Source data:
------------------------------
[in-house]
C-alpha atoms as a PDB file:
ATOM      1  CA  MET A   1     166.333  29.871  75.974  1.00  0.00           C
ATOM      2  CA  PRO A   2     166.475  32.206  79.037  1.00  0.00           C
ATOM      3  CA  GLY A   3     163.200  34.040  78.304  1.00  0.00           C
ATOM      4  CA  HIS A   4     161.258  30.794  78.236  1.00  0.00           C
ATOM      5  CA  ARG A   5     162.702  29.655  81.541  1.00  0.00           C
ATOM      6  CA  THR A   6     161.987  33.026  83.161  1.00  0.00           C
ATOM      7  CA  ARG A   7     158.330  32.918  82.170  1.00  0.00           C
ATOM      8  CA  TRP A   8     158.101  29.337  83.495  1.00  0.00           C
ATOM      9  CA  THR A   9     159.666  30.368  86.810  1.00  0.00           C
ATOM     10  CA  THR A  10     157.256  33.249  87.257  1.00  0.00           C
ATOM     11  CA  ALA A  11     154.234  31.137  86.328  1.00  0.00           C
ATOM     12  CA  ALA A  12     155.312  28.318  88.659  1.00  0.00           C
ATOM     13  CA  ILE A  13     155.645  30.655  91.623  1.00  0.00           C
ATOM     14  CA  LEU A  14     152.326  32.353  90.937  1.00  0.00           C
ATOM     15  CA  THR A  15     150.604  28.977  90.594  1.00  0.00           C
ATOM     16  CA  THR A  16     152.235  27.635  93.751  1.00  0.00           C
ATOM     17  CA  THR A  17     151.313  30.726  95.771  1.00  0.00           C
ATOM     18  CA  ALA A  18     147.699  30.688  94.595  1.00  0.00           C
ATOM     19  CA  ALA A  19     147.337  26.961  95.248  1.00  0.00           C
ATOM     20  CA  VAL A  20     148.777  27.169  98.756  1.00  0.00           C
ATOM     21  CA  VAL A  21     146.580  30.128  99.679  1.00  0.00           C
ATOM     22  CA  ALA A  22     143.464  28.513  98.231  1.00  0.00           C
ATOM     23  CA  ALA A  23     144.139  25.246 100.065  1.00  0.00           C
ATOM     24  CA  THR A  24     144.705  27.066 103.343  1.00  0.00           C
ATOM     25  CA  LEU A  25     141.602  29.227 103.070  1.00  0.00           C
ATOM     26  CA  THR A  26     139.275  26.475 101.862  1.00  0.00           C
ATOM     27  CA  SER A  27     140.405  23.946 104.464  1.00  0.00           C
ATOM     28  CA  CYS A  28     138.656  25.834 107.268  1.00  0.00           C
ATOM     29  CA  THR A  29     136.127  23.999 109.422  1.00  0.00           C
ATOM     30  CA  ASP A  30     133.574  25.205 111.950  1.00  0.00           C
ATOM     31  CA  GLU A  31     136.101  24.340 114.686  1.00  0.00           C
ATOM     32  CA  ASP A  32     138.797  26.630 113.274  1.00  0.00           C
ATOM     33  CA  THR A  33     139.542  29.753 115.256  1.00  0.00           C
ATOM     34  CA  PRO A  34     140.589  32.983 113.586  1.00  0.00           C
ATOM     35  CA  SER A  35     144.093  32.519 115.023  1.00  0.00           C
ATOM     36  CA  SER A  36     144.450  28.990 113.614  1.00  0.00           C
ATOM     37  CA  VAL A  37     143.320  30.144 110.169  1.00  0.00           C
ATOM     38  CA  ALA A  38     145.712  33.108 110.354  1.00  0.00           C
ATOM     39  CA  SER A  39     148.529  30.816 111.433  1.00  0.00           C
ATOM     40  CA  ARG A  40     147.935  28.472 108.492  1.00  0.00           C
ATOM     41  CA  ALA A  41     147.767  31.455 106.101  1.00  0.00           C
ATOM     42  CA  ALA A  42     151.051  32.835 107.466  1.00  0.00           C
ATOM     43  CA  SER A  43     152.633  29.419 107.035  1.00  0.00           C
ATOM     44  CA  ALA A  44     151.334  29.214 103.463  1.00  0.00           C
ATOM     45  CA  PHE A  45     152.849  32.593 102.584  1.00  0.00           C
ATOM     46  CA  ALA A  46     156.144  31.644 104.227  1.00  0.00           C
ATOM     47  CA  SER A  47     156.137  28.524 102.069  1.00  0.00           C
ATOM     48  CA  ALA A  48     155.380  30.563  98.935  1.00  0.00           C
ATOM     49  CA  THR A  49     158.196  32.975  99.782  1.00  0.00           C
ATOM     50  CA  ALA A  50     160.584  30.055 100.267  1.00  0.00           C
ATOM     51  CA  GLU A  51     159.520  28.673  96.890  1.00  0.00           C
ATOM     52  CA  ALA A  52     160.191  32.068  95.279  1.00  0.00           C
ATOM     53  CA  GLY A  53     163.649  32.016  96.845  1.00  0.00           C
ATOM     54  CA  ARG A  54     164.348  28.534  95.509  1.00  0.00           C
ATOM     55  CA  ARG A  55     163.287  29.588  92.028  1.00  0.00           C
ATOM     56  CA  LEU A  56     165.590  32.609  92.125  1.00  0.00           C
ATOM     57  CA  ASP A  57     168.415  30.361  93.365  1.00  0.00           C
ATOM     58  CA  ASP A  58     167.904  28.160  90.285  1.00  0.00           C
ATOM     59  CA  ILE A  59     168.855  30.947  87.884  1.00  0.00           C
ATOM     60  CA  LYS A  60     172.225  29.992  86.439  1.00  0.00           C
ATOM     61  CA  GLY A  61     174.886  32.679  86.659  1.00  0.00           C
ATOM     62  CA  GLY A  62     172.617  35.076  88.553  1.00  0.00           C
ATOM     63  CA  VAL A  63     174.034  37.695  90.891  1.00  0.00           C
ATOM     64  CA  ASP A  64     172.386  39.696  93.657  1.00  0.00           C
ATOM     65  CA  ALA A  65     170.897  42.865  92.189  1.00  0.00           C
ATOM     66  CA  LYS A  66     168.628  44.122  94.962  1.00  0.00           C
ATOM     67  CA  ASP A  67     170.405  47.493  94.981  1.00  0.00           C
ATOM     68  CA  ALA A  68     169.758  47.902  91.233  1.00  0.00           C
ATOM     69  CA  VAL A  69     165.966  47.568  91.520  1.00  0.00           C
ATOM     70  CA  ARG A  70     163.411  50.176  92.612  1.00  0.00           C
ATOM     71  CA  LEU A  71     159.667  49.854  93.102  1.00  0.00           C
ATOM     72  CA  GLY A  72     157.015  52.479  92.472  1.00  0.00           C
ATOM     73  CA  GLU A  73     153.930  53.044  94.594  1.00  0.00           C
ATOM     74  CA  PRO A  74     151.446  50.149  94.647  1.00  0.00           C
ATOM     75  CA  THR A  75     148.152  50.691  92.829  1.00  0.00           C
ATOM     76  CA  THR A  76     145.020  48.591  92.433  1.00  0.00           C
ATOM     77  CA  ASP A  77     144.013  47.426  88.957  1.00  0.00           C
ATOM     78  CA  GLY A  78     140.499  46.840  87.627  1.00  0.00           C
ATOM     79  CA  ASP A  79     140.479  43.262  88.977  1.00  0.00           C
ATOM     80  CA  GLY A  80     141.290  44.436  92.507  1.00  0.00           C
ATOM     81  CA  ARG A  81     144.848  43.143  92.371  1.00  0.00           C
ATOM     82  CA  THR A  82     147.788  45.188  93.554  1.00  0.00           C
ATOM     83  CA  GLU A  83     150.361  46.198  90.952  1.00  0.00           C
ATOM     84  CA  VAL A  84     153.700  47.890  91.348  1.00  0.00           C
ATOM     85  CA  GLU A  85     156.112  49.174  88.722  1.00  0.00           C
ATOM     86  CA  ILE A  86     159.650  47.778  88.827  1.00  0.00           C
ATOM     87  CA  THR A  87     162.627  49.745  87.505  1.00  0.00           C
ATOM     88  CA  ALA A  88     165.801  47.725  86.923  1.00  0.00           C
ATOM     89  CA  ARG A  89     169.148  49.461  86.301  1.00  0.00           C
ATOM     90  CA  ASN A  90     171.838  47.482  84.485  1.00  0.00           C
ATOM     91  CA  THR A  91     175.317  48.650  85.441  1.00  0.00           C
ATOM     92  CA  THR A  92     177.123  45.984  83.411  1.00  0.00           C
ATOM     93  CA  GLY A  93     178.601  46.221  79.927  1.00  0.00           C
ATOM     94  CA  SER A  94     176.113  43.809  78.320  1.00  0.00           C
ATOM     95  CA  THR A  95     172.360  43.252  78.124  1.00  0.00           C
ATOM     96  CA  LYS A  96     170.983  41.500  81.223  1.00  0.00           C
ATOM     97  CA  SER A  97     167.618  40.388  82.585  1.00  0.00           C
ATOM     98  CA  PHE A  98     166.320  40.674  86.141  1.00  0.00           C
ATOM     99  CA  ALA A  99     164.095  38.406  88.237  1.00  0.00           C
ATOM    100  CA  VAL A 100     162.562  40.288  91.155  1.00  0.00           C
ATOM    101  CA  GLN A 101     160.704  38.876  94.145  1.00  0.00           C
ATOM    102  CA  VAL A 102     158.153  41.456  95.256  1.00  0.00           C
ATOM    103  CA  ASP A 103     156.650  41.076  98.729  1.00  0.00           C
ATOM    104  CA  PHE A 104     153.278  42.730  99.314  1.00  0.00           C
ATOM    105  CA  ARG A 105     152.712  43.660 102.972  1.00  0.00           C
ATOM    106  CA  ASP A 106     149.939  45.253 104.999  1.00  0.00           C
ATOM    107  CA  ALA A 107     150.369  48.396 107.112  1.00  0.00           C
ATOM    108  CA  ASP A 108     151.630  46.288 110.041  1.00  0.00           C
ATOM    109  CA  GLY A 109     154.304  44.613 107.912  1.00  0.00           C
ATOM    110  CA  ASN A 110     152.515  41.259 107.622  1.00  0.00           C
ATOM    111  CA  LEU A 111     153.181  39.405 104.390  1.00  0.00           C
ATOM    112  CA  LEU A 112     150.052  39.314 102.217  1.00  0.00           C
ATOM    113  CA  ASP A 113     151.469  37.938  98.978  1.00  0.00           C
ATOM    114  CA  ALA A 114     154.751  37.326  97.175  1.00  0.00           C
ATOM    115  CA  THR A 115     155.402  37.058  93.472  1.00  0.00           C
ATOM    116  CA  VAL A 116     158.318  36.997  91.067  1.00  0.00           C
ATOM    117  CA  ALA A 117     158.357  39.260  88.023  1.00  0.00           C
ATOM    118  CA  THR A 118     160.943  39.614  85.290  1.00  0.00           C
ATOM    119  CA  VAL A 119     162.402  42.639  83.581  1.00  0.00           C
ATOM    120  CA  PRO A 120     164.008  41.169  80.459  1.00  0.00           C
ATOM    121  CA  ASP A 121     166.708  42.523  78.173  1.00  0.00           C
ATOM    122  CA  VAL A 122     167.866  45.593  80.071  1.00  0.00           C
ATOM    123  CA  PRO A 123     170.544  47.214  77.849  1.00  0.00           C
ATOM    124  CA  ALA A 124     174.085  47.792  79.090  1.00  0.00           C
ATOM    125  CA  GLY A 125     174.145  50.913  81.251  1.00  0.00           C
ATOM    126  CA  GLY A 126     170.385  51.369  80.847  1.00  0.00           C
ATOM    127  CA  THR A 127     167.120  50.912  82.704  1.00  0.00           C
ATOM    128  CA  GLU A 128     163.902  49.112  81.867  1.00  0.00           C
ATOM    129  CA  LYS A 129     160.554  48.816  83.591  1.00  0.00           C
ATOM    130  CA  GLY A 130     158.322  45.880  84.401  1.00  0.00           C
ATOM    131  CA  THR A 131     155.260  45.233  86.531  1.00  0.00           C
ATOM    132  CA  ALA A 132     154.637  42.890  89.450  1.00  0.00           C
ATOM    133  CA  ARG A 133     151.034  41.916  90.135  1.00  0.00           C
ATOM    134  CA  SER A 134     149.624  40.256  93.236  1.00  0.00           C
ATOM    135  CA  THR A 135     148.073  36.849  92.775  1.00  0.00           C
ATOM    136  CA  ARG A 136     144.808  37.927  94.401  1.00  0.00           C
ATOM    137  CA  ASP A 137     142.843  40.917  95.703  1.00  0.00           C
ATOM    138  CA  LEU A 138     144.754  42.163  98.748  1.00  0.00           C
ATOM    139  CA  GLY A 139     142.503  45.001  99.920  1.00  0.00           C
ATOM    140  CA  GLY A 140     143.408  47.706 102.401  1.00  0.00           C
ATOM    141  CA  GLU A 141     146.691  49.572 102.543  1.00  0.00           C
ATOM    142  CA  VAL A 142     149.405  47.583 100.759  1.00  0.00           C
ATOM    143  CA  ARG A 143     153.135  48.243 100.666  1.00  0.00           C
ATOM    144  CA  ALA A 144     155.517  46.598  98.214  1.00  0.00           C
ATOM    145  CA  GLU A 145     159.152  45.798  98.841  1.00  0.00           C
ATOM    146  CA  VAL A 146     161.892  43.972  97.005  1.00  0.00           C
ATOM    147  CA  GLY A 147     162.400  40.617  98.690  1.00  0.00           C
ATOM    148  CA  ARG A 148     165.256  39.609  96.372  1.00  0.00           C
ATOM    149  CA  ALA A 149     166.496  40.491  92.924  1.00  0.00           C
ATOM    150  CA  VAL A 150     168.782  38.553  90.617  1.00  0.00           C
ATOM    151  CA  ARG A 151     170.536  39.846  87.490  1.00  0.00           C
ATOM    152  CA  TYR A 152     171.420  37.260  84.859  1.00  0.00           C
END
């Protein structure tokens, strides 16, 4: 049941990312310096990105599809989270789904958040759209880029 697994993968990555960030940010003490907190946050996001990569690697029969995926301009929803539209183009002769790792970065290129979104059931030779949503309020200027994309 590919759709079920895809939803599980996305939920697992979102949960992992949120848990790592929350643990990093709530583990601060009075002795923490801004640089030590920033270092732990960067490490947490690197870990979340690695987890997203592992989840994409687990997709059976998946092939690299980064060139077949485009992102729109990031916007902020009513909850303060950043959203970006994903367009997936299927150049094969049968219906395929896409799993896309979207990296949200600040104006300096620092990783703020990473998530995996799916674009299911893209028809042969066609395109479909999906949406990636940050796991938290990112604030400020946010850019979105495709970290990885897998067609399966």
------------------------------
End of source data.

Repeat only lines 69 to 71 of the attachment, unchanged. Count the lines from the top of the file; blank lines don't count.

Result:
ATOM     67  CA  ASP A  67     170.405  47.493  94.981  1.00  0.00           C
ATOM     68  CA  ALA A  68     169.758  47.902  91.233  1.00  0.00           C
ATOM     69  CA  VAL A  69     165.966  47.568  91.520  1.00  0.00           C